UNE Center for Global Humanities presents “Dreaming of a Hemisphere Without Walls and Borders”
In 2016 Donald Trump rode into office on a wave of nationalism, as his calls to build a massive, impenetrable wall along the U.S. border with Mexico drew the largest cheers at his campaign rallies. And yet, a sizeable portion of the electorate resisted that sentiment, appealing to the fact that the U.S. is, after all, a nation of immigrants.
These competing visions of the United States will be the topic of an upcoming lecture at the University of New England Center for Global Humanities when scholar Paul Ortiz presents “Dreaming of a Hemisphere Without Walls and Borders.” The lecture will take place Monday, December 9 at 6:00 p.m. at Innovation Hall on the UNE Portland Campus.
Ortiz is director of the Samuel Proctor Oral History Program and an associate professor of history at the University of Florida. His books include An African American and Latinx History of the United States, which won the 2018 PEN Oakland-Josephine Miles Literary Award, and Emancipation Betrayed, which received the Harry T. and Harriett V. Book Award.
In this lecture, Ortiz will encourage attendees to view Latin America, the Caribbean, and Africa at the center of a historical narrative that allows us to see the United States as multicultural from the outset, while avoiding the narrow nationalism that continues to plague our political culture.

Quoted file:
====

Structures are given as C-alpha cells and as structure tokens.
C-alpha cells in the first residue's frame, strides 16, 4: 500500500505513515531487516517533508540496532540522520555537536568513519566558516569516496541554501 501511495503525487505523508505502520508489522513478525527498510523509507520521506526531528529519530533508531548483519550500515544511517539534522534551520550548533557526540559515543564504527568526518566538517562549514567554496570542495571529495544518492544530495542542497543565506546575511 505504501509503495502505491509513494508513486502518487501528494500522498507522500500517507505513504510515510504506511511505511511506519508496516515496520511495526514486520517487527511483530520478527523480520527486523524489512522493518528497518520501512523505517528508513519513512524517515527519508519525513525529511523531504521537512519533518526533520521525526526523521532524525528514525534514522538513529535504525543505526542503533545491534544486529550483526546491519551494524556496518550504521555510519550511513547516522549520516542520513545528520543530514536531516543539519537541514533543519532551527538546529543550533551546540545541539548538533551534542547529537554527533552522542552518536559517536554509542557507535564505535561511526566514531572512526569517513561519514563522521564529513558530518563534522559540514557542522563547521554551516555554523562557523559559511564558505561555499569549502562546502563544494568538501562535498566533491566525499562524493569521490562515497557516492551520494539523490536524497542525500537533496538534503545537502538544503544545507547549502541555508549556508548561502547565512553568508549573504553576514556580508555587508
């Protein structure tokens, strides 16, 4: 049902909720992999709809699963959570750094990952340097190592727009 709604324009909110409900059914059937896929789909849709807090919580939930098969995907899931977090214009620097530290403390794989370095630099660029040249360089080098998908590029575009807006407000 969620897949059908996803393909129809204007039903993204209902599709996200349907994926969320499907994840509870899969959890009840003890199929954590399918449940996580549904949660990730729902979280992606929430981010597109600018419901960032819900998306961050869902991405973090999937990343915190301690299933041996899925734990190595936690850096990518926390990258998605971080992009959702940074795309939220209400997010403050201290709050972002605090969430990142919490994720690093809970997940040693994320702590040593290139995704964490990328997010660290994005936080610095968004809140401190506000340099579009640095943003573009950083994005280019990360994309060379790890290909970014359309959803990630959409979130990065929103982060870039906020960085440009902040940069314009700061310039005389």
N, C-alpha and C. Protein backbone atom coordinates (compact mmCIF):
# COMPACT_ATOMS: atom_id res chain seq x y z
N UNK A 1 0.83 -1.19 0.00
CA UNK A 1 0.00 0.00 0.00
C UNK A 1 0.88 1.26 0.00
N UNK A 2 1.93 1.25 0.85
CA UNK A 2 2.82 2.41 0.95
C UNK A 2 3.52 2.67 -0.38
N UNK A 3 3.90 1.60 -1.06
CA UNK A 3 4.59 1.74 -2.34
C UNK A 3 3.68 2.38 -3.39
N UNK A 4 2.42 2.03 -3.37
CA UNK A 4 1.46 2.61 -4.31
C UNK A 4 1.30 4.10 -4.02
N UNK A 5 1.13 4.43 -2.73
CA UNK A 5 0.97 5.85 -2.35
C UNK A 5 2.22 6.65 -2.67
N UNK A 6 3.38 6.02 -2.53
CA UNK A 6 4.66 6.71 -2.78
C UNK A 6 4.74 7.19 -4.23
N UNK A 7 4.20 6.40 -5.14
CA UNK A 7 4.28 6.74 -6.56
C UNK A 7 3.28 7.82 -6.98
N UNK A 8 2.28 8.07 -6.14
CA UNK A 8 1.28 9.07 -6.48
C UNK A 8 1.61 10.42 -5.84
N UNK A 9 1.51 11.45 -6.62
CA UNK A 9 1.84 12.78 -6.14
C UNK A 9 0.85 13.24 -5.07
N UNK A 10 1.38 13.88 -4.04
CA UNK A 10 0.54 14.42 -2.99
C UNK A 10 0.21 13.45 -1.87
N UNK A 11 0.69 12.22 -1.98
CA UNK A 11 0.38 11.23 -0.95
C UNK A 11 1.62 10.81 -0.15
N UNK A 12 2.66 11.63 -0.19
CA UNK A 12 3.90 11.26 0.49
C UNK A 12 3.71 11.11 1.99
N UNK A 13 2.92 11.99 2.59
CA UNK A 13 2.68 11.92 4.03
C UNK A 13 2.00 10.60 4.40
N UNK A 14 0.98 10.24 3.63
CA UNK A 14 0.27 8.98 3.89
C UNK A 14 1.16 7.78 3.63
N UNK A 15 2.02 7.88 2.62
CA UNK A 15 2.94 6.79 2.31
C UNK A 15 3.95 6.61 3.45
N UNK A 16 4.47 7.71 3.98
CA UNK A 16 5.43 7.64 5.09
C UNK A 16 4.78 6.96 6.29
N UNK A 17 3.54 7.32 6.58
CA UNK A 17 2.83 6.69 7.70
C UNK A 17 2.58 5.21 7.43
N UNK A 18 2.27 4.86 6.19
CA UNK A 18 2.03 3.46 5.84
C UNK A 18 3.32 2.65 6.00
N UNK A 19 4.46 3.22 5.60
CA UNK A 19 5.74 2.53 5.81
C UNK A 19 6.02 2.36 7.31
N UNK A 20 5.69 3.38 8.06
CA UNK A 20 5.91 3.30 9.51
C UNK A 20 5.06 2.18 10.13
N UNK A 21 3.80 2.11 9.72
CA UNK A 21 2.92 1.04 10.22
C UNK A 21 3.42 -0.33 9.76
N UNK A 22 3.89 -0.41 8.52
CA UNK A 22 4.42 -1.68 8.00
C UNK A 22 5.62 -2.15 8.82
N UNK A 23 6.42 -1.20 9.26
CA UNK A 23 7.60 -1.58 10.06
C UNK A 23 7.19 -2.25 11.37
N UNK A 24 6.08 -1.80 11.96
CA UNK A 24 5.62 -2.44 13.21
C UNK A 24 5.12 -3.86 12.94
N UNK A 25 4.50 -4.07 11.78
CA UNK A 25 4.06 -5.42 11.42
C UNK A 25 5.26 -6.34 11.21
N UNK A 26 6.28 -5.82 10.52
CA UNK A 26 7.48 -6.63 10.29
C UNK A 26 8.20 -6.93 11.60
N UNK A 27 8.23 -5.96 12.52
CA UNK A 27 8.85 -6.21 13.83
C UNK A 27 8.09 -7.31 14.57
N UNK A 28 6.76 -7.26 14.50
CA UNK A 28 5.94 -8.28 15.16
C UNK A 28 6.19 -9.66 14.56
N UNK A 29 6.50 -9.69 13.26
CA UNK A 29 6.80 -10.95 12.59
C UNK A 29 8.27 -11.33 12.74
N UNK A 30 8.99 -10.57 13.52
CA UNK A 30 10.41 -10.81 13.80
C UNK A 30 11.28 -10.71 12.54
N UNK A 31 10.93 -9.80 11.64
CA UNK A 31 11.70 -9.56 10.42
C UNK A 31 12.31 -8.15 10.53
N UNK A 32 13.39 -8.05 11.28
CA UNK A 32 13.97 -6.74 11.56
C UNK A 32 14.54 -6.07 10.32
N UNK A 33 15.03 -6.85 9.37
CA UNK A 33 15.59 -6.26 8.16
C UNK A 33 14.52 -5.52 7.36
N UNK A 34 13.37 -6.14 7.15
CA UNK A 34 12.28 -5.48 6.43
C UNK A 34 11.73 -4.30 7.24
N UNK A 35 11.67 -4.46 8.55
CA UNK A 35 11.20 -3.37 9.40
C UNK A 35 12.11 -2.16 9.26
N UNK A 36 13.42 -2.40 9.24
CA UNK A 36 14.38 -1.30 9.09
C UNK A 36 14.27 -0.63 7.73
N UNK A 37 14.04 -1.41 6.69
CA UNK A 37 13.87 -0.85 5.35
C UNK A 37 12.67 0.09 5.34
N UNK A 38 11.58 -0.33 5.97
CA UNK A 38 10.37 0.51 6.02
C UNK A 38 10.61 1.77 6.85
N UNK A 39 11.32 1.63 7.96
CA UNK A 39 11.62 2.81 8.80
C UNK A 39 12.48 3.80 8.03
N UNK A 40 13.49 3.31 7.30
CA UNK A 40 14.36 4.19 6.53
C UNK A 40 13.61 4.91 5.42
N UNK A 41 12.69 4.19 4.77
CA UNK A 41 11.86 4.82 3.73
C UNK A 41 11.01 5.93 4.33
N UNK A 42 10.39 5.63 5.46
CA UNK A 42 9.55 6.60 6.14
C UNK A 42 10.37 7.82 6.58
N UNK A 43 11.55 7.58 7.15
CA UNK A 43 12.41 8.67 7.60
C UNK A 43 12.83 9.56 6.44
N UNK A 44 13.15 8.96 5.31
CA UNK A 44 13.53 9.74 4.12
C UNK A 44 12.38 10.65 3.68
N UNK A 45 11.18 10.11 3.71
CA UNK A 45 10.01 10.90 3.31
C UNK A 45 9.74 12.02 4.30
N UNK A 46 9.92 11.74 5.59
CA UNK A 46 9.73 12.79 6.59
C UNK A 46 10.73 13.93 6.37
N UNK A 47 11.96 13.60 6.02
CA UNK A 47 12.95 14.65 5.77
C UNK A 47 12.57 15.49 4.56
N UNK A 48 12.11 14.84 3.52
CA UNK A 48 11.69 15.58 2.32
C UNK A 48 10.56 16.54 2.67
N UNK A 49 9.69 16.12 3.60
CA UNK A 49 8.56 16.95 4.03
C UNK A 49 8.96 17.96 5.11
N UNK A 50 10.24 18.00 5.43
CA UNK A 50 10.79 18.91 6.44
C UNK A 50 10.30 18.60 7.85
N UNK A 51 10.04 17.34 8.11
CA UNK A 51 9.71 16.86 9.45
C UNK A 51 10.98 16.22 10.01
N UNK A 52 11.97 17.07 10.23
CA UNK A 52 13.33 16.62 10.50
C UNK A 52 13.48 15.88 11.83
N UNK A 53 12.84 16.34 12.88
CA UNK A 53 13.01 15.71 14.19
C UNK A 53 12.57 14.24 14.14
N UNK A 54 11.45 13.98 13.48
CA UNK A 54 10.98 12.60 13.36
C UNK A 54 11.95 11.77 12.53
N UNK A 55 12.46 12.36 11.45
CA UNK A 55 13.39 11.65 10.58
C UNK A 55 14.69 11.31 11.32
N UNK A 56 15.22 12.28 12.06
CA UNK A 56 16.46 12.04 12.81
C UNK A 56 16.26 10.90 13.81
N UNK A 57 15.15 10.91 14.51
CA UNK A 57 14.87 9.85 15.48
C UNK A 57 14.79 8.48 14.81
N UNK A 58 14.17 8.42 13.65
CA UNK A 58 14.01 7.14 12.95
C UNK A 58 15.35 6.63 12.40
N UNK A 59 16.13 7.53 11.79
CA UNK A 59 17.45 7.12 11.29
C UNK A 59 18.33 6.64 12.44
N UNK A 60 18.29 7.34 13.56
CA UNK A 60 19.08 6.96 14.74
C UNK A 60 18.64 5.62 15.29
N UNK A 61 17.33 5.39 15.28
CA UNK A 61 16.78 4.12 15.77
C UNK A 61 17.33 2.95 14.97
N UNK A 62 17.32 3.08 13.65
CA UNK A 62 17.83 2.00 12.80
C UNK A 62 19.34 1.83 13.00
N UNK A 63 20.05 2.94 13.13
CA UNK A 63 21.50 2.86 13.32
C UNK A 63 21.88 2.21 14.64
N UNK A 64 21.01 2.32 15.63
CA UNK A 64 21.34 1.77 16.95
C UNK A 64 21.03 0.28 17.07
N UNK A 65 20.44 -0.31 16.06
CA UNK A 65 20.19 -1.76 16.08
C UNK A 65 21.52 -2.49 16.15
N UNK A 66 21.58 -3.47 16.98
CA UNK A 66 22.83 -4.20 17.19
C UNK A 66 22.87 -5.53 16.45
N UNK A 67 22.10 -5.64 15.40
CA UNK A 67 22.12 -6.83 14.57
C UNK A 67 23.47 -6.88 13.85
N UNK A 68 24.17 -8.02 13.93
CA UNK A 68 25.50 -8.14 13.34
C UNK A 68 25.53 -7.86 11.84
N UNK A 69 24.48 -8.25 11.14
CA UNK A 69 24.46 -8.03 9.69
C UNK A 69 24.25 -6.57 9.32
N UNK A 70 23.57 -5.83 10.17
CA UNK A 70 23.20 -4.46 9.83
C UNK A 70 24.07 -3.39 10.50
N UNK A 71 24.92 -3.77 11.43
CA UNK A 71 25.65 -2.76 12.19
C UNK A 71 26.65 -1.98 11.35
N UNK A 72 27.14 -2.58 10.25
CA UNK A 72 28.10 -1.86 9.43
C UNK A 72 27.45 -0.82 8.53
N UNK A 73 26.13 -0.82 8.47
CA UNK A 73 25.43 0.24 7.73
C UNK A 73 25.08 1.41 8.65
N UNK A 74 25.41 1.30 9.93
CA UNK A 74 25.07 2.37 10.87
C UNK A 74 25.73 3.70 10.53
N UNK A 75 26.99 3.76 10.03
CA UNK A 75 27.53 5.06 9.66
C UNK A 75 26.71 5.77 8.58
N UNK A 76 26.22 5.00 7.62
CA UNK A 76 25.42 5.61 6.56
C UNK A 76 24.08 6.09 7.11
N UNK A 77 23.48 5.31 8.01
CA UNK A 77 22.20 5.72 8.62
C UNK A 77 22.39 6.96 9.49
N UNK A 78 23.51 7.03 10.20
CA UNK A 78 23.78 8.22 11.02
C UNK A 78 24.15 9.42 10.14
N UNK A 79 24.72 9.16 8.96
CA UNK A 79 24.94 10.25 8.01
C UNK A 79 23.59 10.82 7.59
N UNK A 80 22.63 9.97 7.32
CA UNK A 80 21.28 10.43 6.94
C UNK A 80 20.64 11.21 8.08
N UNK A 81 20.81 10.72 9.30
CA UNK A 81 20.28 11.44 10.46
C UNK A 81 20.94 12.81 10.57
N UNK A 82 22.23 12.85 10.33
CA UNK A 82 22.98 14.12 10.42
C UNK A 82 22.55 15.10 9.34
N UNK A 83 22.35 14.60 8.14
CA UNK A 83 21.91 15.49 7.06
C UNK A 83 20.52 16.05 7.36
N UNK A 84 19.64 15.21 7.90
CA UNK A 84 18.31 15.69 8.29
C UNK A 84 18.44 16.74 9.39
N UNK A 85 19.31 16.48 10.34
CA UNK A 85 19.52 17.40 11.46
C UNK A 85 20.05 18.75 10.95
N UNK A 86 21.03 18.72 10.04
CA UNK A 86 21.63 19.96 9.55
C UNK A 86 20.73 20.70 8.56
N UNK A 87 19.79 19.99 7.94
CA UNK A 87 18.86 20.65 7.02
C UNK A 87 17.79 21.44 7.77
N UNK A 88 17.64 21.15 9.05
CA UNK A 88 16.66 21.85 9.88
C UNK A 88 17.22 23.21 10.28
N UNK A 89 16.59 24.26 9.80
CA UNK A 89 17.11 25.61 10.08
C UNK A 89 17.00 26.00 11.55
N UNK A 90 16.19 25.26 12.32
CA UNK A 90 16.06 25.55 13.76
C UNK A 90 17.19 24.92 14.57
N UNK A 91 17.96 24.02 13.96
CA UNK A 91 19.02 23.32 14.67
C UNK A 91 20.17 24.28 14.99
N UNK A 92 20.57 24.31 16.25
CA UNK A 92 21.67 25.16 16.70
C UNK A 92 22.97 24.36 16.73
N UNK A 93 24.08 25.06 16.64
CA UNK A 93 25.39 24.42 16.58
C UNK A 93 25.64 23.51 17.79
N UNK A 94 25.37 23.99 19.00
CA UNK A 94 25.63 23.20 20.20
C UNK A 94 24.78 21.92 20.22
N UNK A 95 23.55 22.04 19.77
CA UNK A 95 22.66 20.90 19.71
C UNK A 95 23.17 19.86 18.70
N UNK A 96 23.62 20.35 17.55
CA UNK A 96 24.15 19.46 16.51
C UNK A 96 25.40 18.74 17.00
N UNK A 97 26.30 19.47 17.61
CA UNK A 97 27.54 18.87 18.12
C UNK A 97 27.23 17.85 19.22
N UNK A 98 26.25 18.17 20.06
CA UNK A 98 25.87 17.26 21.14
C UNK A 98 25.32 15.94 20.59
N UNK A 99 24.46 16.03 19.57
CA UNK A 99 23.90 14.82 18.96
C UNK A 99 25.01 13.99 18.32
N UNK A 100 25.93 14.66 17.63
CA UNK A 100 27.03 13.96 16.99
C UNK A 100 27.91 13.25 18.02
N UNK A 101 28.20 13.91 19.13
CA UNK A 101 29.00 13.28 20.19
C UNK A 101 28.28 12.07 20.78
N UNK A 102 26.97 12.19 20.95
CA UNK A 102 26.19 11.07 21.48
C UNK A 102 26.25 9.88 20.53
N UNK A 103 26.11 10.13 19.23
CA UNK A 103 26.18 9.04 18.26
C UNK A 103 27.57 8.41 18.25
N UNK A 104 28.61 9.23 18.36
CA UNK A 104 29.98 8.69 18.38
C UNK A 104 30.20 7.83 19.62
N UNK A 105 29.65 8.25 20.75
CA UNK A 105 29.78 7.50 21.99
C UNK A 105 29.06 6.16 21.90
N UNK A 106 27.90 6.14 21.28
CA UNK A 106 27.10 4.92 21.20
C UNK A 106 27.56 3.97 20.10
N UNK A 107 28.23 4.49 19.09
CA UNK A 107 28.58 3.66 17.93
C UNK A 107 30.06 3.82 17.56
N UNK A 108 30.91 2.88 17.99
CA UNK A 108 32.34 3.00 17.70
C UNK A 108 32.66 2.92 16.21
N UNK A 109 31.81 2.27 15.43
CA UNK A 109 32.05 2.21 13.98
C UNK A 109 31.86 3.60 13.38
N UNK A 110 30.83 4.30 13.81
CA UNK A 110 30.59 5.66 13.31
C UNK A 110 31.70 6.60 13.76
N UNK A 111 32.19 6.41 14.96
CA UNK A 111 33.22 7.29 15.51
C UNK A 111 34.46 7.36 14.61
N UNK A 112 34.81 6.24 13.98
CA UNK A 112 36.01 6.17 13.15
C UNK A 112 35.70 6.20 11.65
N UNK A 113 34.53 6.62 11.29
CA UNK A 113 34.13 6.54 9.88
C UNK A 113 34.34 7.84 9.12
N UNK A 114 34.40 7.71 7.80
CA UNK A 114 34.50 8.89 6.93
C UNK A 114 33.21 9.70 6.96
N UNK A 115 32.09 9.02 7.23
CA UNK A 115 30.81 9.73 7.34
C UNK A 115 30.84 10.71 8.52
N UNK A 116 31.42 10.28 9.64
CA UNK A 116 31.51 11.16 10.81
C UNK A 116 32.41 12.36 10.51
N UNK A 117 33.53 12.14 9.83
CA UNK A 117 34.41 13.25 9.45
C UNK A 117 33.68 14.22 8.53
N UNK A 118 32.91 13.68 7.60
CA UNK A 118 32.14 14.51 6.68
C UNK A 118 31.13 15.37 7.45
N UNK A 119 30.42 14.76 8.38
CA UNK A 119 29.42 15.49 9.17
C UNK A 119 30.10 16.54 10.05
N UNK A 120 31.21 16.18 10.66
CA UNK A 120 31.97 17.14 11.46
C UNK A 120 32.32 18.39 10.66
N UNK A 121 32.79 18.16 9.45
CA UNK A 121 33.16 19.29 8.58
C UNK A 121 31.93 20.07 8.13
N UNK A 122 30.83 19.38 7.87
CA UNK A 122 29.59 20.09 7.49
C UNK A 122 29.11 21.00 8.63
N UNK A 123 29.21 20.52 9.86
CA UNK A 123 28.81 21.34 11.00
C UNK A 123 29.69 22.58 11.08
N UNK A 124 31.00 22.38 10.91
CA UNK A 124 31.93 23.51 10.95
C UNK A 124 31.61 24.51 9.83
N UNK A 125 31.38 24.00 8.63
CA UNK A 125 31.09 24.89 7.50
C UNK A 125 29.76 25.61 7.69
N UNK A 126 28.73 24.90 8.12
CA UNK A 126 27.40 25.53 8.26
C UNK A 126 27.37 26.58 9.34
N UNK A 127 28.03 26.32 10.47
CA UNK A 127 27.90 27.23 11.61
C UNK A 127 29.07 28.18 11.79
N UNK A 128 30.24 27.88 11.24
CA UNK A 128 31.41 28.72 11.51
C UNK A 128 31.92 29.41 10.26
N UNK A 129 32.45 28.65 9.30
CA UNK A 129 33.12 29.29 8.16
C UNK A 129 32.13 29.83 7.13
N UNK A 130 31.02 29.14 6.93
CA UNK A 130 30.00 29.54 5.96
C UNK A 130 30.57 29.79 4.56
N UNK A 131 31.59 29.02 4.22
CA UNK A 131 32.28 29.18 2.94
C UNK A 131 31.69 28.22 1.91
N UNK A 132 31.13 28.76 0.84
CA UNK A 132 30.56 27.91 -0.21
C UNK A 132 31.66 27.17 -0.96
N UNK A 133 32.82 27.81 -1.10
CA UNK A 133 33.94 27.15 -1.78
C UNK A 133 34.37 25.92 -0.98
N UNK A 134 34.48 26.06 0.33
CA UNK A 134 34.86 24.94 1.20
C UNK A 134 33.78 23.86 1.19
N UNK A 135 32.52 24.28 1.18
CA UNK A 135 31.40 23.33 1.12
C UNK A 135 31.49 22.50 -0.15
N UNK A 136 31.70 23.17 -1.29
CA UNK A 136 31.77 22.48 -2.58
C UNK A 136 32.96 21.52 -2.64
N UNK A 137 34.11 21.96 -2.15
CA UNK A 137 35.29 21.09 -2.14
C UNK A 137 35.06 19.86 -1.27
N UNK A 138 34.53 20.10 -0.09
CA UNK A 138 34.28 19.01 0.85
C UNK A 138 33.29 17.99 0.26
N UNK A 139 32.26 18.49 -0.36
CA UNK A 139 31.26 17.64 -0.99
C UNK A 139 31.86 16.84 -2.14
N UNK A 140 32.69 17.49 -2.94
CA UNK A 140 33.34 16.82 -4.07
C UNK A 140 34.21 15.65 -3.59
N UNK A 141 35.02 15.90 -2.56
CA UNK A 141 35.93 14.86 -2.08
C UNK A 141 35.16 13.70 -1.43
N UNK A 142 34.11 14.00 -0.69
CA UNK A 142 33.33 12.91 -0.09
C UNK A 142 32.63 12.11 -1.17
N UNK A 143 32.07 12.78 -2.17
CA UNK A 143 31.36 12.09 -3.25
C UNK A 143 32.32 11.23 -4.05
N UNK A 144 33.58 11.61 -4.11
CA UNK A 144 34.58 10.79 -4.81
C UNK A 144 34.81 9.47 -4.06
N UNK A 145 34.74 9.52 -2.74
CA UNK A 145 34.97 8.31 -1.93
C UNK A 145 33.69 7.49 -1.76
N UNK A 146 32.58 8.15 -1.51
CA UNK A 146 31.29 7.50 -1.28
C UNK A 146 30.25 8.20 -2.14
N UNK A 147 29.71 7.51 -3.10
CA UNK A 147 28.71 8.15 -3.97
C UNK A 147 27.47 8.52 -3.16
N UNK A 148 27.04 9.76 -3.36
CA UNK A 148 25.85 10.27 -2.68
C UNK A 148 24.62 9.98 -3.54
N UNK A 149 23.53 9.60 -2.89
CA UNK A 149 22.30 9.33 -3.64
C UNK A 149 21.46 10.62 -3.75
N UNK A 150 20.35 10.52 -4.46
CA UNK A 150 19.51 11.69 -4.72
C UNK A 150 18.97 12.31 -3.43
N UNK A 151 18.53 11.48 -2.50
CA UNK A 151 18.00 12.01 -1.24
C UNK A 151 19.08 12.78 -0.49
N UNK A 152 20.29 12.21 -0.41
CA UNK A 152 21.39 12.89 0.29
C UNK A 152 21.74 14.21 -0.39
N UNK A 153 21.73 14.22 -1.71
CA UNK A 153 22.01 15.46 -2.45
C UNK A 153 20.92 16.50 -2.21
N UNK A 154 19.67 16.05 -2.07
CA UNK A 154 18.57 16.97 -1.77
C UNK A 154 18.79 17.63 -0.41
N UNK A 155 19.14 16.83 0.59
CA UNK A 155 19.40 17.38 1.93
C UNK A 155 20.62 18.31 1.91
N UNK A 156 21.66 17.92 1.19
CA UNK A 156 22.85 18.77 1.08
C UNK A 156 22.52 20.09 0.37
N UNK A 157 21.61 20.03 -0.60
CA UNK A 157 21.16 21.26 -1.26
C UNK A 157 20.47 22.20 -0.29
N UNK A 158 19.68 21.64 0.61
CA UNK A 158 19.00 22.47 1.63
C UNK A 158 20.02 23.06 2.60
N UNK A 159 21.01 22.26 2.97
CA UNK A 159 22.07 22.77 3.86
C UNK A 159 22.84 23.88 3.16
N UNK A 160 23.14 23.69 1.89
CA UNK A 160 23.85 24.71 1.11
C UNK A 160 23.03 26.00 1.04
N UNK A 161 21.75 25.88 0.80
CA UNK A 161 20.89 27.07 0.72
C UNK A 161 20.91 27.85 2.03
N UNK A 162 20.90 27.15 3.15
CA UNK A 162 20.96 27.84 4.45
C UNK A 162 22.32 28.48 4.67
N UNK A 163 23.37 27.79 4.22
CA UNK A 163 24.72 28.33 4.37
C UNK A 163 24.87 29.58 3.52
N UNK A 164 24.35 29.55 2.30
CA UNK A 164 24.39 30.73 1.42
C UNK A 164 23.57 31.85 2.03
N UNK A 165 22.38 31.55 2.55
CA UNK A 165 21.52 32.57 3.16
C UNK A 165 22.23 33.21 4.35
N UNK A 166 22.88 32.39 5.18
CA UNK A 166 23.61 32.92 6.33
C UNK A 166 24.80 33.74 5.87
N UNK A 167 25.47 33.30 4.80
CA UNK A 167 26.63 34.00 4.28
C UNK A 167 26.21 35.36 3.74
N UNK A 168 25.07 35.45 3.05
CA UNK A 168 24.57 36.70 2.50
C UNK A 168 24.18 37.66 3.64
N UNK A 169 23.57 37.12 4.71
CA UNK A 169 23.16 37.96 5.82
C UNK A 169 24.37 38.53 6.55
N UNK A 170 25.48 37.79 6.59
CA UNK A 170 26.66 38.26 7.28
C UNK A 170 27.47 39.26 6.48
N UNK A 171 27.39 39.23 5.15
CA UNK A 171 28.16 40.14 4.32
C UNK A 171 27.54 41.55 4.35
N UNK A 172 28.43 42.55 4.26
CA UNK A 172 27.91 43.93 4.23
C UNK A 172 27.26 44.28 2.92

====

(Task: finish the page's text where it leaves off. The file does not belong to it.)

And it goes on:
This will be the eighth lecture of the 2019-2020 season at the Center for Global Humanities, where events are always free, open to the public, and streamed live online. For more information, please visit:
About the Center for Global Humanities
The Center for Global Humanities offers lectures by leading scholars to help us better understand the challenges besetting our civilization and outline new solutions for nations and peoples to live together without prejudice. Global in perspective, the Center’s lectures are streamed live on the Internet, allowing our speakers to answer questions from any country. Because the Center believes in the vital necessity of a humanities culture to civic and democratic life, it works closely with the local community to encourage reading, discussion, and debate. The Center was founded in 2009 by UNE scholar Anouar Majid, Ph.D., who serves as its director.